MicroCT-based virtual histology is being touted as a new method to study and analyse embryos, their development and effect of new drugs on the developing organisms. An example of the new method, developed by a scientific team from the University of Utah and reported at PLoS Genetics, is a mouse embryo, illustrated above.
From the University of Utah press office:
Scientists often use mouse embryos both to learn what genes do and to test the safety of new drugs and household chemicals. By disabling or “knocking out” a gene, researchers can see what goes wrong in the mouse embryo and thus learn the gene’s normal function, or learn how a mutant gene can cause cancer. Mouse embryos also are sensitive to toxicity from chemicals, so new medicines and chemicals are tested on them to see if any defects develop, indicating the safety for humans and their unborn embryos.
But the traditional method of histology – the anatomical study of the microscopic structure of living tissues – has been difficult and time-consuming. Mouse embryos with genetic mutations or damage from toxic chemicals are killed, embedded in wax, sliced into thin sections, then stained and placed on slides for examination under a microscope.
The new, faster and inexpensive method is called “virtual histology” because it uses computer visualization techniques to convert X-ray CT scans of mouse embryos into detailed 3-D images showing both the mouse’s exterior and interior.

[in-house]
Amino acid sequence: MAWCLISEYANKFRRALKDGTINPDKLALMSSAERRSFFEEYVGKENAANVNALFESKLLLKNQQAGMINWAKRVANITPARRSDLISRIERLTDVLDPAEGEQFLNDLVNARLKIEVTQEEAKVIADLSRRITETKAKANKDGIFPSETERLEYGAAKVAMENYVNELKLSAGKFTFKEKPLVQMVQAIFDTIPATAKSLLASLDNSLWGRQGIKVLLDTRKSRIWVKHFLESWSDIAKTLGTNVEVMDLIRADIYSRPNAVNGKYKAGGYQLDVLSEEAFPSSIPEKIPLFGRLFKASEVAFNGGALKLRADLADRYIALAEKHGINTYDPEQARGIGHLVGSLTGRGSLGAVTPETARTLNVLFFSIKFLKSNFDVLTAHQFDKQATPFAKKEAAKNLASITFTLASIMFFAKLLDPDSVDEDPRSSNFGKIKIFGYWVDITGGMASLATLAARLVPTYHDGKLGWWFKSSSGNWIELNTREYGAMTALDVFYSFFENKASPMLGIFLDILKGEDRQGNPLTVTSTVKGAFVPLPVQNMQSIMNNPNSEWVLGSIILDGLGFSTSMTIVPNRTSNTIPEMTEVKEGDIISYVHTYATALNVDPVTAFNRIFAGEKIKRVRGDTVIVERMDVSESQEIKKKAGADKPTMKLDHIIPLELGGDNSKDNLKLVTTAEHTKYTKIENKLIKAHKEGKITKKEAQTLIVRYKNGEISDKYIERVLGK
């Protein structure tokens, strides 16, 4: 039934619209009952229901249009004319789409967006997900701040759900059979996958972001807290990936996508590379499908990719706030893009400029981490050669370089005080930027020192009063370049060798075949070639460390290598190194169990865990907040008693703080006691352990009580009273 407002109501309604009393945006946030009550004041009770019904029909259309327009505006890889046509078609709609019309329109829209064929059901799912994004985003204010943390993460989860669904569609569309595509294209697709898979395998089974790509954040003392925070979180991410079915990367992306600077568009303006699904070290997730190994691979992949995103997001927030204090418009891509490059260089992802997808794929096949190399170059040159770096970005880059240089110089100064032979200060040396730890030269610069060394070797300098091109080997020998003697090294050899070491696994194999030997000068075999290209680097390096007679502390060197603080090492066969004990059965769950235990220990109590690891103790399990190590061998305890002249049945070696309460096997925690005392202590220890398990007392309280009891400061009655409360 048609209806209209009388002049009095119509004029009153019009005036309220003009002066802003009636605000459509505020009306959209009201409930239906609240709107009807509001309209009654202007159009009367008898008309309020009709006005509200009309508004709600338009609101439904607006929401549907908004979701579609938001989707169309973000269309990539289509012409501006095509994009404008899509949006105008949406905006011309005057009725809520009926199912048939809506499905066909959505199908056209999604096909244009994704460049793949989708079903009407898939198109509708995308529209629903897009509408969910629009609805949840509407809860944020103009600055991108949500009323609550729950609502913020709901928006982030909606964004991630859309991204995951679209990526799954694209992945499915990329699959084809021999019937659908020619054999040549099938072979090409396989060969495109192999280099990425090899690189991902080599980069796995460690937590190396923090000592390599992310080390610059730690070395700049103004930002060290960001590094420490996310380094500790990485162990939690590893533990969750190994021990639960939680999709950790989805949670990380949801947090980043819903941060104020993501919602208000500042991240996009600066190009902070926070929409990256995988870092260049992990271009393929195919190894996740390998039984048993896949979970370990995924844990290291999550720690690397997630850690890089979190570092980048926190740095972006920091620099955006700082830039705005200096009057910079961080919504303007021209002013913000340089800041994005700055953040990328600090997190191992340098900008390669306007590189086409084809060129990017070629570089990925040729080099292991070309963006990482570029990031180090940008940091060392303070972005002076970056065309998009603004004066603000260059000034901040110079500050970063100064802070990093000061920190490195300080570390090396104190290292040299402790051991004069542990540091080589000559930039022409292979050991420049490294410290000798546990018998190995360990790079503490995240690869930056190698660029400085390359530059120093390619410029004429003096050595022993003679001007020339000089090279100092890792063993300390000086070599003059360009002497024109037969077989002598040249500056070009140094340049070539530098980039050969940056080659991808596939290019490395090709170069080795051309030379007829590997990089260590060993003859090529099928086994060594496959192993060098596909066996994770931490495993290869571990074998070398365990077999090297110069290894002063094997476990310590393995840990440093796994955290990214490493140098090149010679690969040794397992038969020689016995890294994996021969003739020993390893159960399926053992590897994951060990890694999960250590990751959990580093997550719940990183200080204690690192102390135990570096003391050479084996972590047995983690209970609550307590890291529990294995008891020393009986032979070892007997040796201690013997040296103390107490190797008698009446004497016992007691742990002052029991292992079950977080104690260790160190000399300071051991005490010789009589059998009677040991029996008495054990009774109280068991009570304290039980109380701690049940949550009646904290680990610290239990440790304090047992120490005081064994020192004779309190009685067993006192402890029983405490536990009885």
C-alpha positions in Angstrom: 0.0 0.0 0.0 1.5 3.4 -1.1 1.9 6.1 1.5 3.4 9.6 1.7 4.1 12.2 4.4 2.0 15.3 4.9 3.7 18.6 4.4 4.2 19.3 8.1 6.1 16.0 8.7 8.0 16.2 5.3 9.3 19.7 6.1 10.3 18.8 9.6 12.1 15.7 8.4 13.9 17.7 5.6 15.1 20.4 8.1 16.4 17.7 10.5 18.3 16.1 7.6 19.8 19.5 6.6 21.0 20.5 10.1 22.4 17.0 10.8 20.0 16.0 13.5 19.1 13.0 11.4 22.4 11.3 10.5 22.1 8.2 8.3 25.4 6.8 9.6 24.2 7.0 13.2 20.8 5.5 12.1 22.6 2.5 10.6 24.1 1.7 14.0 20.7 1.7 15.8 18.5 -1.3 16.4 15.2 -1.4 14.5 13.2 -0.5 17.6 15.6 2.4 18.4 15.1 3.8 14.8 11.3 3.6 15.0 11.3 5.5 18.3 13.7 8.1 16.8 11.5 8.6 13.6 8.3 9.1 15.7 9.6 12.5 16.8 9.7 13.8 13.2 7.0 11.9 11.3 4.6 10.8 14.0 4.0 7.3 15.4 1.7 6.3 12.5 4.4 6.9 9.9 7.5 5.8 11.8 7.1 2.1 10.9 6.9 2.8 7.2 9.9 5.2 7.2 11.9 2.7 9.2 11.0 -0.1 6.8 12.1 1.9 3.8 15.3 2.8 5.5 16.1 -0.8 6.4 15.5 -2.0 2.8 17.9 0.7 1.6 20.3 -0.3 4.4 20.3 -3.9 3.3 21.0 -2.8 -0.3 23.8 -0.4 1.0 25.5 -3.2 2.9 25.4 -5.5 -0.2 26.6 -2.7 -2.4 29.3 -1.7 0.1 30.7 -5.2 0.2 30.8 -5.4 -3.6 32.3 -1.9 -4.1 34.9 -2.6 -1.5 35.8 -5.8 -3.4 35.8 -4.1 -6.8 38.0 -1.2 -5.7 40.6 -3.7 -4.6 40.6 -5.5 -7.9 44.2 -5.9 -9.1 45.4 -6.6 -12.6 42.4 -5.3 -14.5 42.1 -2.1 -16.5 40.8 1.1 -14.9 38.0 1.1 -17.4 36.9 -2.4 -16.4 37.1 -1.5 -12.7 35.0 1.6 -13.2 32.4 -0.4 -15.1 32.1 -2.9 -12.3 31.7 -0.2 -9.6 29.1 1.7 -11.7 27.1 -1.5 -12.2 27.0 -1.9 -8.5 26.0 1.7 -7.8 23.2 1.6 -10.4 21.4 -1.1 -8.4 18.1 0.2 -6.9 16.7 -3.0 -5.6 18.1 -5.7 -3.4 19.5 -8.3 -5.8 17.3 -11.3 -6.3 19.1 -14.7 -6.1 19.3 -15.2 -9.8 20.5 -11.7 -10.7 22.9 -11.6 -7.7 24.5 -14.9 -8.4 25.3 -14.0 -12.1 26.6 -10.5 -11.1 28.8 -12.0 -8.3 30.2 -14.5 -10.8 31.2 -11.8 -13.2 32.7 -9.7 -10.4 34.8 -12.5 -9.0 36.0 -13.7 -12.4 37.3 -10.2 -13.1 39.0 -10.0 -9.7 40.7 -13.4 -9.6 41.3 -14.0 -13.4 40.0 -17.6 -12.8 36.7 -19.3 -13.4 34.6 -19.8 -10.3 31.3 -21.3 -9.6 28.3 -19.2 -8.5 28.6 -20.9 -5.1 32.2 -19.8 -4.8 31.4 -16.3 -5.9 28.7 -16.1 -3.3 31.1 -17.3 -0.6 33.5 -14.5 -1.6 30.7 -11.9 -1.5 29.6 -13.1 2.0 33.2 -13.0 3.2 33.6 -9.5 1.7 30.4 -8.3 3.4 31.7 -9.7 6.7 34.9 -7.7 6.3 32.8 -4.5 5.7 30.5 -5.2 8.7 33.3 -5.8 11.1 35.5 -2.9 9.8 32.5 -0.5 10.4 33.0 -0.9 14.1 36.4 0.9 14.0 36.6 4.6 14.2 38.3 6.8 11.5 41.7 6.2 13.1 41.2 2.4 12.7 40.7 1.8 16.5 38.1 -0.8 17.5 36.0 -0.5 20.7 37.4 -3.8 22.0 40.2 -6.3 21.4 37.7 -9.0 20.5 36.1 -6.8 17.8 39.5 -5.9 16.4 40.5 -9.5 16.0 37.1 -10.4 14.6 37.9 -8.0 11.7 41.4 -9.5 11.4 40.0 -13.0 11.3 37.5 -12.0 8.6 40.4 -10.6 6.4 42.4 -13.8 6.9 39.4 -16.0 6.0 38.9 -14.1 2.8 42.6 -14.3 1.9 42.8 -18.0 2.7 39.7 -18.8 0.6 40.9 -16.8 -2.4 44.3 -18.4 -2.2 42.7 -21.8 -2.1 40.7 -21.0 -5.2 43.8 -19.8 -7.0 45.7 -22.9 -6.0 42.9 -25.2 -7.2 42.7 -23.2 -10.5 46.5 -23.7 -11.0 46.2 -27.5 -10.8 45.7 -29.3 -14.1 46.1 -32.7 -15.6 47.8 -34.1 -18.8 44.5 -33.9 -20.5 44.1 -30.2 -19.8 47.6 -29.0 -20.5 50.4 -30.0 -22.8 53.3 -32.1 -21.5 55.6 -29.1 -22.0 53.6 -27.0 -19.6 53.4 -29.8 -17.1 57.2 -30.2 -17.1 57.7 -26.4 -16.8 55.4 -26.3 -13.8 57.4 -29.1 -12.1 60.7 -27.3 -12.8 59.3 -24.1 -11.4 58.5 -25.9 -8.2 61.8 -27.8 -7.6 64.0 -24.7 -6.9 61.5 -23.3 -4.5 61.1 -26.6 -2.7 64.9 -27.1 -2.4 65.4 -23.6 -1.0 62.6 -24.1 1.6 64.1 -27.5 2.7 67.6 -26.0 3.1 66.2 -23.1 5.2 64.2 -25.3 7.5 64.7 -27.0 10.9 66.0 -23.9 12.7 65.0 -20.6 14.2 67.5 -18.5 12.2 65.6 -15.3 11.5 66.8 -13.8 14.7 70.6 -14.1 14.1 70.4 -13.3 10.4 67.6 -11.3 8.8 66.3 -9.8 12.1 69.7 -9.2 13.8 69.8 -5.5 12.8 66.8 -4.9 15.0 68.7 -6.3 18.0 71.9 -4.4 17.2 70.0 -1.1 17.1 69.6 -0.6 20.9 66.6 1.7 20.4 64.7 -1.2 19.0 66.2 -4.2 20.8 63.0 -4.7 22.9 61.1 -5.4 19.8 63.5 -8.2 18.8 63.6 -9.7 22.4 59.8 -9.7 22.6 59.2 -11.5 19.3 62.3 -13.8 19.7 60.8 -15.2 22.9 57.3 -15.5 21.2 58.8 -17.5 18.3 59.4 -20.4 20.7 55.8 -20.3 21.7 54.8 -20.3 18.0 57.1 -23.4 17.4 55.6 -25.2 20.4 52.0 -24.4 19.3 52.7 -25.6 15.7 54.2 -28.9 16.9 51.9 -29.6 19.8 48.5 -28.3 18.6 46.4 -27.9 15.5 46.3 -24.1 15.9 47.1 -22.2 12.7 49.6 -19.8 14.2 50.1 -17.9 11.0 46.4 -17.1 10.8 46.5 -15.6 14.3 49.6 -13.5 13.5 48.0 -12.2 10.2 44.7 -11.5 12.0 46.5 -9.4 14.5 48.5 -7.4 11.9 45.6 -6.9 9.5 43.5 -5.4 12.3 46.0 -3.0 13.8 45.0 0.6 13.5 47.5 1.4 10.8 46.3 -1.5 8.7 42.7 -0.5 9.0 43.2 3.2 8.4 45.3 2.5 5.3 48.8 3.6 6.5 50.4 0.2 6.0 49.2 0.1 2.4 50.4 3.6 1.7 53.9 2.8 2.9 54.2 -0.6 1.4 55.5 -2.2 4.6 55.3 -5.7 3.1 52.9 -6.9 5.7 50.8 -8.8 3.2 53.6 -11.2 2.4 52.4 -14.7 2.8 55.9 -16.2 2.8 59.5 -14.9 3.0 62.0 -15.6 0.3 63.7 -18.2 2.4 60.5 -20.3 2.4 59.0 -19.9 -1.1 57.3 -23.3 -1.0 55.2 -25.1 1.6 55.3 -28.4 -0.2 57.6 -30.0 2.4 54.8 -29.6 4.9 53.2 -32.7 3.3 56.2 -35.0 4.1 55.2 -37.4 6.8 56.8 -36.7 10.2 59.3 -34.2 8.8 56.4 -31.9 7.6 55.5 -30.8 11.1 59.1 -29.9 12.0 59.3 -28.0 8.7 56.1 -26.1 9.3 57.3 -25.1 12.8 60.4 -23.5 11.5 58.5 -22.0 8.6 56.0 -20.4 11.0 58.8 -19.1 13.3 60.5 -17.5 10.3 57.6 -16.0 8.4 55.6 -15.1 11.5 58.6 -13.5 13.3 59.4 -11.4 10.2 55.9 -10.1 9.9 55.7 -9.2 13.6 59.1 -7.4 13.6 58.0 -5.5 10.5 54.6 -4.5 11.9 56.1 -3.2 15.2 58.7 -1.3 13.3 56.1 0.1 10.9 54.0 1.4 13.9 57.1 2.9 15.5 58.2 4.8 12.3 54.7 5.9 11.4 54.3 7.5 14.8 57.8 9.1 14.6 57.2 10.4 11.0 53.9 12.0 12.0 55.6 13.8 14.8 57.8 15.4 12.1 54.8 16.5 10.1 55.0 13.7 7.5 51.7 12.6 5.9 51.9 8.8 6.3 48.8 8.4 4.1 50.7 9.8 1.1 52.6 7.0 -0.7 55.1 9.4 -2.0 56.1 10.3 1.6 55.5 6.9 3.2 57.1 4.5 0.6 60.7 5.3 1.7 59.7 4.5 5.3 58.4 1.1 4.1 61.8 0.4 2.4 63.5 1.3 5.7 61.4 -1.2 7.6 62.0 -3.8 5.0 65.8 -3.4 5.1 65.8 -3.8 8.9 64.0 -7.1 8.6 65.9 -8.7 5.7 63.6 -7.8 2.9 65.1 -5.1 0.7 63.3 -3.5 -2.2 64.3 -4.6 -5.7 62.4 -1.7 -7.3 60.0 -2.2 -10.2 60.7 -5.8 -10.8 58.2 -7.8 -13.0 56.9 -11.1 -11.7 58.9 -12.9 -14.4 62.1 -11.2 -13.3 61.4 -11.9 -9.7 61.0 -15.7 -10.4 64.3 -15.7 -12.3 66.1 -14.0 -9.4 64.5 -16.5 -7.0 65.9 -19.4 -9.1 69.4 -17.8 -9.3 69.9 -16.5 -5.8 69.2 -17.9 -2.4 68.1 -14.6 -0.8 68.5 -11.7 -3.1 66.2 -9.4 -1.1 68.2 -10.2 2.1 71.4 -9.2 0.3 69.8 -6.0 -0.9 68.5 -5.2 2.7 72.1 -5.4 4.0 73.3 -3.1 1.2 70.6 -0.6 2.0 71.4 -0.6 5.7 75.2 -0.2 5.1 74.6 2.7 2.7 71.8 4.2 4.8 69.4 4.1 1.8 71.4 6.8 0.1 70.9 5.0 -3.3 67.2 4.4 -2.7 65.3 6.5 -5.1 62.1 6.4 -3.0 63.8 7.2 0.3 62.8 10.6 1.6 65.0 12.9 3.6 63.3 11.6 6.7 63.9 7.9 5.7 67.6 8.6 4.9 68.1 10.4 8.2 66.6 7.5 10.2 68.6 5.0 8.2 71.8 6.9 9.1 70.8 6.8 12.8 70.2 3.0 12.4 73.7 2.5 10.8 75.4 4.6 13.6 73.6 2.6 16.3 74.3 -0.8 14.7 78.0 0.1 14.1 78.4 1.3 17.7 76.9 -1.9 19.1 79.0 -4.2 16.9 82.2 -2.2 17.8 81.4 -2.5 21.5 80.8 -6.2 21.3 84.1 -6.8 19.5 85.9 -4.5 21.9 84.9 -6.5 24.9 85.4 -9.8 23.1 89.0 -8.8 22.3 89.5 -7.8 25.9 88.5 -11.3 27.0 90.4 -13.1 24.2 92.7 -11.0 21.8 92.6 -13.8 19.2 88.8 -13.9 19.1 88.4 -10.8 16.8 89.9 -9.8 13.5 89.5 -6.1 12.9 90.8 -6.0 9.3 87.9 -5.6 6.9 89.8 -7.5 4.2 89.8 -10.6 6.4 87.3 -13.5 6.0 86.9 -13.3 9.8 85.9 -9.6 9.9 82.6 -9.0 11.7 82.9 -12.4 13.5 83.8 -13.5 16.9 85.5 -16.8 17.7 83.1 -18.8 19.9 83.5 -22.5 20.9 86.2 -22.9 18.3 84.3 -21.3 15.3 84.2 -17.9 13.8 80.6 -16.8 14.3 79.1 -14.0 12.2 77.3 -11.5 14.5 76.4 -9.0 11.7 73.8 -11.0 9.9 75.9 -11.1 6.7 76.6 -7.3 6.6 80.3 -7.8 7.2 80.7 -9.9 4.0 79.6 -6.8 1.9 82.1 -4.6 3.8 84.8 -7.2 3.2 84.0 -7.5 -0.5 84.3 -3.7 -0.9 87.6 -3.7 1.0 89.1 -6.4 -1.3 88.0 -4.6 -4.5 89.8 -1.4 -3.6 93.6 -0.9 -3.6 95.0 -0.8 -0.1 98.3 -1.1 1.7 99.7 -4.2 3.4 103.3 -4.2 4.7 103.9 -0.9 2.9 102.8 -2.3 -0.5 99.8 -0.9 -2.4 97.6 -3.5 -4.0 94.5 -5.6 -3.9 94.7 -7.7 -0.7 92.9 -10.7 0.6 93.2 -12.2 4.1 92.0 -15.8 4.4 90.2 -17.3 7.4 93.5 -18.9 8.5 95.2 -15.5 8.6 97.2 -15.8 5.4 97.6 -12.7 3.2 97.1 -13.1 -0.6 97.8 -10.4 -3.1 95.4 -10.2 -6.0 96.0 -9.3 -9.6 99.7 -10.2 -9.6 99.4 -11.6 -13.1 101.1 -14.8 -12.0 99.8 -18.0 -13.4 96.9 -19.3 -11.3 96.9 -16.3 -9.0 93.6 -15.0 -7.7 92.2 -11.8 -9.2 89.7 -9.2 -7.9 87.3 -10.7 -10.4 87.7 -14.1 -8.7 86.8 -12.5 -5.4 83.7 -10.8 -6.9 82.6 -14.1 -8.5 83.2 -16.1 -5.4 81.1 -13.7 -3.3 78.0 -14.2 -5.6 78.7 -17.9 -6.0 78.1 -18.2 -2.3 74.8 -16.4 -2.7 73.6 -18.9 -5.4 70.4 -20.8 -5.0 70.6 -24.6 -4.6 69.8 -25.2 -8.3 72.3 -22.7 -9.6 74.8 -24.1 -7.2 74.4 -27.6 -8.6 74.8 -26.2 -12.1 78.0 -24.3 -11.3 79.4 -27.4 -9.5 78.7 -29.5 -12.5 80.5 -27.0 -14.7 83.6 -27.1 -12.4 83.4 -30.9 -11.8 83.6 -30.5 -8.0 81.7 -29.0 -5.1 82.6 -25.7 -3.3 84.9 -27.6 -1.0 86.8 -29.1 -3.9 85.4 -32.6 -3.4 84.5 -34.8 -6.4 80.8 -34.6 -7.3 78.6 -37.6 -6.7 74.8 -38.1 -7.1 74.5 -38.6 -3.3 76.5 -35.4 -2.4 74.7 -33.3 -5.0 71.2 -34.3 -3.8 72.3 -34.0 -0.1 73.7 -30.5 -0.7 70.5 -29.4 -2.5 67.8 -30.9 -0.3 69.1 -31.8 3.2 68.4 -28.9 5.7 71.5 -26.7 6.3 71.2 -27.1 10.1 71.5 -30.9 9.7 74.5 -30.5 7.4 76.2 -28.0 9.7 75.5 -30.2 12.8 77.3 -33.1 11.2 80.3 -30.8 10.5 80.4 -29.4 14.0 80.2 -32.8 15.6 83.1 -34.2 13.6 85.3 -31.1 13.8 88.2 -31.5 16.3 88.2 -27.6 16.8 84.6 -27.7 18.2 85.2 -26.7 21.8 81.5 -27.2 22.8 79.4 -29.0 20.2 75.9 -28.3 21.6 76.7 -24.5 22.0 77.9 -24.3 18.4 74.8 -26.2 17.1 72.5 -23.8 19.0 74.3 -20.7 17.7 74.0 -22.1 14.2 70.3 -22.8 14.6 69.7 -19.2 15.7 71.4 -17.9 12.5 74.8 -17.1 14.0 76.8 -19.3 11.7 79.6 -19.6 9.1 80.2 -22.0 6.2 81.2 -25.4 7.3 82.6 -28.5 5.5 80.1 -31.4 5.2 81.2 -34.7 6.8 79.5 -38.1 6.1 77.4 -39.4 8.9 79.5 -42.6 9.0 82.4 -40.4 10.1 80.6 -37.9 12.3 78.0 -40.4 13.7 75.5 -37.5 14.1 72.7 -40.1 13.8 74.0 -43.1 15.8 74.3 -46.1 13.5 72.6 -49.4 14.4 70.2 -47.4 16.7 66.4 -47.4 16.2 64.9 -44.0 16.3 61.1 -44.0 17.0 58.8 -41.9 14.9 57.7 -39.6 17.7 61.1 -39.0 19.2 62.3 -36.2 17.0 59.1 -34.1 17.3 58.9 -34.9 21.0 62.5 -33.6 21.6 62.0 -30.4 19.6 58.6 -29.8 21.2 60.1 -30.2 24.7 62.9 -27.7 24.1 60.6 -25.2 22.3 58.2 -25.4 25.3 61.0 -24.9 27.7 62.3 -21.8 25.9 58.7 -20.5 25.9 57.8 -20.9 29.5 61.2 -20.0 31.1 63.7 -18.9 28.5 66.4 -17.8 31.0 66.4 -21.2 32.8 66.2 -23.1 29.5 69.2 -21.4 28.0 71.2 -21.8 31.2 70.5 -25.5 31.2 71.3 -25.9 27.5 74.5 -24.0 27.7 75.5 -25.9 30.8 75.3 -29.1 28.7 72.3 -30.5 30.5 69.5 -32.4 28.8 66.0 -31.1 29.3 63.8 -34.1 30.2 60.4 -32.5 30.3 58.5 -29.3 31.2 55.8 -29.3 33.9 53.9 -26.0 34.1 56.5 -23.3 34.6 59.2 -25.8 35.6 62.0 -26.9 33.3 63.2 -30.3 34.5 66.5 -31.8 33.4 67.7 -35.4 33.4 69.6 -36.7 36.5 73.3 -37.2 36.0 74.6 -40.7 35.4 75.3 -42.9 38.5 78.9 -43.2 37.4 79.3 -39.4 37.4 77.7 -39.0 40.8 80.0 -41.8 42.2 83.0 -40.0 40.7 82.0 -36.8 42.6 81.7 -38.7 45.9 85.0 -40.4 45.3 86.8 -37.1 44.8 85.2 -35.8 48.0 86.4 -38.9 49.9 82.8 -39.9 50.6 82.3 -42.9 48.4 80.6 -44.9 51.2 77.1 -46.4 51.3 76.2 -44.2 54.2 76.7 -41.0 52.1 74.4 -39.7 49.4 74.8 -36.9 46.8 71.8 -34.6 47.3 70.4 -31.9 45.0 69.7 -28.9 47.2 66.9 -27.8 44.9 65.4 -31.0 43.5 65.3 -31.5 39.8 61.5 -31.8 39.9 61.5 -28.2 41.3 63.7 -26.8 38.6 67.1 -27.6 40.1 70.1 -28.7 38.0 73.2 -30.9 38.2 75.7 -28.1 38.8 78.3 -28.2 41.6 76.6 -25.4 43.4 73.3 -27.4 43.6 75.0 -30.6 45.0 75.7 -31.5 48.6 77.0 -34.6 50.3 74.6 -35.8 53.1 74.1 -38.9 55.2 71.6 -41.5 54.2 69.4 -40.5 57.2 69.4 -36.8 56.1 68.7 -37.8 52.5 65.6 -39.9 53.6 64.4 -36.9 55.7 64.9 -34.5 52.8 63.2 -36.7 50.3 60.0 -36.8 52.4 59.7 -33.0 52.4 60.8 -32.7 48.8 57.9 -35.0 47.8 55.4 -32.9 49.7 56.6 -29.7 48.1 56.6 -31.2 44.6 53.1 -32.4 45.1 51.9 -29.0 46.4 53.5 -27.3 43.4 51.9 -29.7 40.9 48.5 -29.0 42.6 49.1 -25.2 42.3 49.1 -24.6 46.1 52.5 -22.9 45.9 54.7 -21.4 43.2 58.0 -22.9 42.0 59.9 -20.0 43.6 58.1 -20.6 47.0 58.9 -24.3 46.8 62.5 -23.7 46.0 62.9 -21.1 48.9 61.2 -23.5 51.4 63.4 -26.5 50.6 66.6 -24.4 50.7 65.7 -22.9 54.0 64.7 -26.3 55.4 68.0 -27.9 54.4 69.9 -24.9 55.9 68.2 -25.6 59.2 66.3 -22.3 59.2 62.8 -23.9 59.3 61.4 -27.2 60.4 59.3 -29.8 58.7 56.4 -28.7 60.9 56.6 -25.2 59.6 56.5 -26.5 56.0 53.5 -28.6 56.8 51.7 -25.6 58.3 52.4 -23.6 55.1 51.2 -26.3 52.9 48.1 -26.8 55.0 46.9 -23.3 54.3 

Instead of being sliced up physically, mouse embryos are stained with special dyes. Traditional CT scans take a series of X-ray images representing “slices” through the body, and they primarily “see” bone and other hard tissues such as cartilage. In the new microCT virtual histology, the special dyes permeate the skin and other membranes, which are still permeable in an embryo.
“This technique allows us to get at a lot more tissues other than bone, such as internal organs, which [conventional] CT scans can’t pick up,” Johnson says.
Johnson and his team wrote a computer algorithm – a problem-solving formula in computer software – to take the CT scan data and automatically distinguish various organs and structures in the mouse embryo. The “virtual rendering” of the CT scan data also includes a virtual light source so the 3-D embryo image includes shadows that make it easier for the human eye to understand and interpret the image.
The embryo images can be made transparent or have cutaways so that internal organs and body parts are visible. And the detail they show is exquisite – revealing features as small as one-tenth the thickness of a human hair.
The idea is to allow geneticists to quickly examine large numbers of embryos, each with a different gene disabled, so that the normal function of many genes can be determined faster than with existing methods.
The press release…
Online videos of “virtual histology”: video #1 (.mov); video #2 (.mov)…
The article @ PLoS Genetics: Virtual Histology of Transgenic Mouse Embryos for High-Throughput Phenotyping